Your tax dollars effectively subsidize big game hunters on their safaris. Big game hunters get big tax breaks if they can find the right museum to take their trophies -- even the heads and skins of endangered species.
One such museum that accepts mounted heads and animal skins is Wyobraska Wildlife Museum in Gering, Nebraska. Back in 2000, the museum took in $1.4 million worth of big game trophies. That shot up to $5 million last year. The Washington Post reports they've got a rail car loaded with 800 animals that came in with that batch.
Lobbying for Safari Tax Breaks
The Safari Club International is the big lobbyist for big game hunters. They've been able to fight for tax breaks that have some safari organizers advertising "Hunt for Free." The breaks actually pay for the hunting trips.
SCI's Political Action Committee contributed $203,900 to federal candidates in the 2004 election. Their PAC also made $55,345 in independed expenditures for President Bush's re-election effort.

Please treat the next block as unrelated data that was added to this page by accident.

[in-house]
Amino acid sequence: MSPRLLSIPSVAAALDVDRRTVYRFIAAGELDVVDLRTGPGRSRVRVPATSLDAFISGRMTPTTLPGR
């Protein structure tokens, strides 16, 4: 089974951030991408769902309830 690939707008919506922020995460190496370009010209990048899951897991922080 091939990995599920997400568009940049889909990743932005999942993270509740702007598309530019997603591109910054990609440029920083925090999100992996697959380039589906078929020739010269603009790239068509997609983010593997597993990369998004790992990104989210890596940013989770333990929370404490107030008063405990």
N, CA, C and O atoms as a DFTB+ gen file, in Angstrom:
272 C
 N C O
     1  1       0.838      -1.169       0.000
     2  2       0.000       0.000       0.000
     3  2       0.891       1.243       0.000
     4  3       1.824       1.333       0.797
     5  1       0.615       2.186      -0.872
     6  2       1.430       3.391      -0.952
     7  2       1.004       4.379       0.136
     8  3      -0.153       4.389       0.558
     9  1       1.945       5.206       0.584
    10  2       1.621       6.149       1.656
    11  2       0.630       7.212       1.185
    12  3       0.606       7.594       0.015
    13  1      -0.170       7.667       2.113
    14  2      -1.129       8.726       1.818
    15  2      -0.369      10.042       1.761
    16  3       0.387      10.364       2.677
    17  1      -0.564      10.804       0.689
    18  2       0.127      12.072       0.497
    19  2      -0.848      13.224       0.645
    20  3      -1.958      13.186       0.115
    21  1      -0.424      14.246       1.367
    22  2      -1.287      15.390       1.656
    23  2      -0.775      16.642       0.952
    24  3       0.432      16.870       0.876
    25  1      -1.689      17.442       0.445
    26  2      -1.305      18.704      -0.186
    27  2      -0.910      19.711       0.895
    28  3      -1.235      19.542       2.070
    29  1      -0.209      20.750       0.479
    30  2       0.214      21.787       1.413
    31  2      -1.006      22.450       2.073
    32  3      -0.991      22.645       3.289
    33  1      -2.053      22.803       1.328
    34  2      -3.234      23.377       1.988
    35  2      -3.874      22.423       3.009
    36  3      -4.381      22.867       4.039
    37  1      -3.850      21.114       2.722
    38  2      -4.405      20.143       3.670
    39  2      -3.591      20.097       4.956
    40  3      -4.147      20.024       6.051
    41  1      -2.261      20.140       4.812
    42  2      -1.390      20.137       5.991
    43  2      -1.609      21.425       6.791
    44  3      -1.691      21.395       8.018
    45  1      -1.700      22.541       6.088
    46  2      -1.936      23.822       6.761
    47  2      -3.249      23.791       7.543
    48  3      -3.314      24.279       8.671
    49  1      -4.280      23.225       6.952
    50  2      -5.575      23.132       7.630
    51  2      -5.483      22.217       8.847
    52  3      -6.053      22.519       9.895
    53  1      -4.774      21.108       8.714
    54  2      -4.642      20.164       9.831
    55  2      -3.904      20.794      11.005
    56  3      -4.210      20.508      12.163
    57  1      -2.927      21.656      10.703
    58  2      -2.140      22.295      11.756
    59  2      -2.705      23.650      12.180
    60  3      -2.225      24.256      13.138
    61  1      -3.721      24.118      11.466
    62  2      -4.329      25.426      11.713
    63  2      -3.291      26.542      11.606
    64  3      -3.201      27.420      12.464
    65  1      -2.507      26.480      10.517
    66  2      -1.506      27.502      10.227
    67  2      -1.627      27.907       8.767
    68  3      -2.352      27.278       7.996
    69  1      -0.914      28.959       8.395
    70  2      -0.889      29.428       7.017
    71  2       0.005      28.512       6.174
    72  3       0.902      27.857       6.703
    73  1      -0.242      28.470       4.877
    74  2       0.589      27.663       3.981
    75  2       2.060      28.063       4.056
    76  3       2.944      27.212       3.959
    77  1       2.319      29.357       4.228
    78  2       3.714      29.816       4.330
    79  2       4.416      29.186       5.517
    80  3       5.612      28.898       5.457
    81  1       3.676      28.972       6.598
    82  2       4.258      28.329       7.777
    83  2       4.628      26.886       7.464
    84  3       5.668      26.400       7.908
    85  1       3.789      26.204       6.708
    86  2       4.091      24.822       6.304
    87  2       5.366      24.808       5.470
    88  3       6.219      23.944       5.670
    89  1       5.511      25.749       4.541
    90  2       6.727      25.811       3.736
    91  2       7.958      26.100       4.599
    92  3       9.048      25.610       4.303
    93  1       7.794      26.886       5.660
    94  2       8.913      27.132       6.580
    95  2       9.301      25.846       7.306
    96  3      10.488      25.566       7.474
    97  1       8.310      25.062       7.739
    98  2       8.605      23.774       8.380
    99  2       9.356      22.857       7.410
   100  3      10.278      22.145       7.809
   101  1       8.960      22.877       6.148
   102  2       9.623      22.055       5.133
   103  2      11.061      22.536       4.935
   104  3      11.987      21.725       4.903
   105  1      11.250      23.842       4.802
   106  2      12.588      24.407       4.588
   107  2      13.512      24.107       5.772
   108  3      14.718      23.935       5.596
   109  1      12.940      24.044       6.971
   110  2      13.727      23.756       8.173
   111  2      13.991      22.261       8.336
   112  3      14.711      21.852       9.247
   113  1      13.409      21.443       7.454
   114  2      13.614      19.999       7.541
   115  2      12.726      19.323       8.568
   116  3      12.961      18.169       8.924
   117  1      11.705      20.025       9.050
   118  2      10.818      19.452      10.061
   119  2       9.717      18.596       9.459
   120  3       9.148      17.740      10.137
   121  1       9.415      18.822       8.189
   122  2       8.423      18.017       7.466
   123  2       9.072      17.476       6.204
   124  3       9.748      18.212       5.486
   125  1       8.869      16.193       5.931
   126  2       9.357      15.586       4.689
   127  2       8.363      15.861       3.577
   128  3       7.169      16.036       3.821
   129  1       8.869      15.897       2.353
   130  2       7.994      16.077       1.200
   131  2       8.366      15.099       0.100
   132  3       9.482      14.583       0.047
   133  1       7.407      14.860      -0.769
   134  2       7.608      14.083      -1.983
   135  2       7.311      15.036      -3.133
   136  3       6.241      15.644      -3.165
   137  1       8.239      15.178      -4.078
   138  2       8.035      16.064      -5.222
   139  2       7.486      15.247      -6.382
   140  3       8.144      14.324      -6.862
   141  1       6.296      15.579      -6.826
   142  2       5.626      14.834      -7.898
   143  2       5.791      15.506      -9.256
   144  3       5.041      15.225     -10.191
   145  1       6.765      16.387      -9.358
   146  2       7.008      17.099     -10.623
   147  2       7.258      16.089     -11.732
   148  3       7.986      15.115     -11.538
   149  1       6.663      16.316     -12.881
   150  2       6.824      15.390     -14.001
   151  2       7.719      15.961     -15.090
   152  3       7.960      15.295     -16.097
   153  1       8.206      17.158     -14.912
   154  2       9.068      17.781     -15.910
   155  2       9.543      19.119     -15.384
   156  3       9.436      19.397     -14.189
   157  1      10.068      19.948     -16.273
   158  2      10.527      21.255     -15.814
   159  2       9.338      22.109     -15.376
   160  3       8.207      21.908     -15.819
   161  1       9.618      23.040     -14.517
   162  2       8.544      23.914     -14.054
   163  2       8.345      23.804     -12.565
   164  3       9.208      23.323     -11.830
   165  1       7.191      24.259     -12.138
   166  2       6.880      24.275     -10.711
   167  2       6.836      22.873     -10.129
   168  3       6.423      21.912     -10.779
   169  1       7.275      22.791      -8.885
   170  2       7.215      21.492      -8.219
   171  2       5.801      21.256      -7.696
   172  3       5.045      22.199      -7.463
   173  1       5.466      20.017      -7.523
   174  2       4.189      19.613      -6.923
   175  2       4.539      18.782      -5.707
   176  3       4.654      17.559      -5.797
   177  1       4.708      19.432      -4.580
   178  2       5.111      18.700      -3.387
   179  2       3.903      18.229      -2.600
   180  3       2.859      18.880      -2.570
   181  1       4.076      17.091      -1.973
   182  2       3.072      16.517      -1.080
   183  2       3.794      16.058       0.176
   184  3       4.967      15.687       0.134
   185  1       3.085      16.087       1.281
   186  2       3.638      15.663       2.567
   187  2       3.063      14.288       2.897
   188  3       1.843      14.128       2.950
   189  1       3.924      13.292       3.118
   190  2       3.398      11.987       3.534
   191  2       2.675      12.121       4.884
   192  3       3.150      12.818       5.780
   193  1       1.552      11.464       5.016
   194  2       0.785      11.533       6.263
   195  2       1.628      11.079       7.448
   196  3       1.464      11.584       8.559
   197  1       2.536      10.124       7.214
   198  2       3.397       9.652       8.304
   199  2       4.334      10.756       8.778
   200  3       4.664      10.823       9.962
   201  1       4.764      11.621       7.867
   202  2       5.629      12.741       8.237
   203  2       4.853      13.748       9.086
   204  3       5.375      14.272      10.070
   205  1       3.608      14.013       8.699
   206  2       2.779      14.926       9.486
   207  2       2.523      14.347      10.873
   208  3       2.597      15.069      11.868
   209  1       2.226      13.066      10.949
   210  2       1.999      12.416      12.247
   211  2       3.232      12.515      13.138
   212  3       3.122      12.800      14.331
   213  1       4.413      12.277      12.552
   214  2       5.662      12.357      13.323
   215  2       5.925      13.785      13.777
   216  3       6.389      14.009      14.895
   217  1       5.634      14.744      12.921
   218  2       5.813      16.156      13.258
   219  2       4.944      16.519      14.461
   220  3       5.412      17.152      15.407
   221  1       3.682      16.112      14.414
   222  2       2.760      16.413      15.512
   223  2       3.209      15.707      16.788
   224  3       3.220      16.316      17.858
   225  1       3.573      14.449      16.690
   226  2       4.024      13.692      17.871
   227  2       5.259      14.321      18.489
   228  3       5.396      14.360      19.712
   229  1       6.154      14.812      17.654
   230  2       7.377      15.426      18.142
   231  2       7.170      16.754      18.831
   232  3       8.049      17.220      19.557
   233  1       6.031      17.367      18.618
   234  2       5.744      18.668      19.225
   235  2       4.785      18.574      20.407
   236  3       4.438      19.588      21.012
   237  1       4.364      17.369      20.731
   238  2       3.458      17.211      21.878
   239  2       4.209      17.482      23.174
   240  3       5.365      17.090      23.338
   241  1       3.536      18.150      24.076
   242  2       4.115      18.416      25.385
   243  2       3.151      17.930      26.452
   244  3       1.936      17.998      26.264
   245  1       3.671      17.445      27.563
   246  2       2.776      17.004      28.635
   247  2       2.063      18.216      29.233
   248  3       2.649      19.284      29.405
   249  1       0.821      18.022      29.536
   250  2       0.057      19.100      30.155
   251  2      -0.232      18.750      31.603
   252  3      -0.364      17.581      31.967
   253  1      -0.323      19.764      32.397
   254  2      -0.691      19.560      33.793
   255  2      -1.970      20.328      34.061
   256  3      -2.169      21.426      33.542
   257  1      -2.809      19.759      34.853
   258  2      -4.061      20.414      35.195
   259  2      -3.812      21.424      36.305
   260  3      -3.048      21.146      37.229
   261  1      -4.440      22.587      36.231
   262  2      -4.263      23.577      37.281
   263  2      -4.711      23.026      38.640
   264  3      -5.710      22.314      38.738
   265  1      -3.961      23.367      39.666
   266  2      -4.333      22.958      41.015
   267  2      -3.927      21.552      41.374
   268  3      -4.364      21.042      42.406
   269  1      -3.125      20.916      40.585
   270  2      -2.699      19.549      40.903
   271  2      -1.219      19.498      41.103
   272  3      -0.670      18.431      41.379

SCI's IRS Form 990 shows the outfit had a nearly $11 million budget in 2003 to carry out it's lobbying efforts.
The Hunters Become the Hunted
The Senate Finance Committee goes on the big hunt today to see how abuses in "non-cash donations" like the animal heads are appraised. Often, they are appraised for several times their market value when donated to a museum.
That's because they use a "cost of replacement" loophole in the tax code. Hunters quote the price of going back on the trail and killing the same critter all over. But that loophole only applies when there is no market for the goods being replaced. And the IRS says there are auction houses that trade in animal trophies.
That little twist could put hunters in the auditors' crosshairs. (WashPost)
[Crossposted at BlogCritics.org]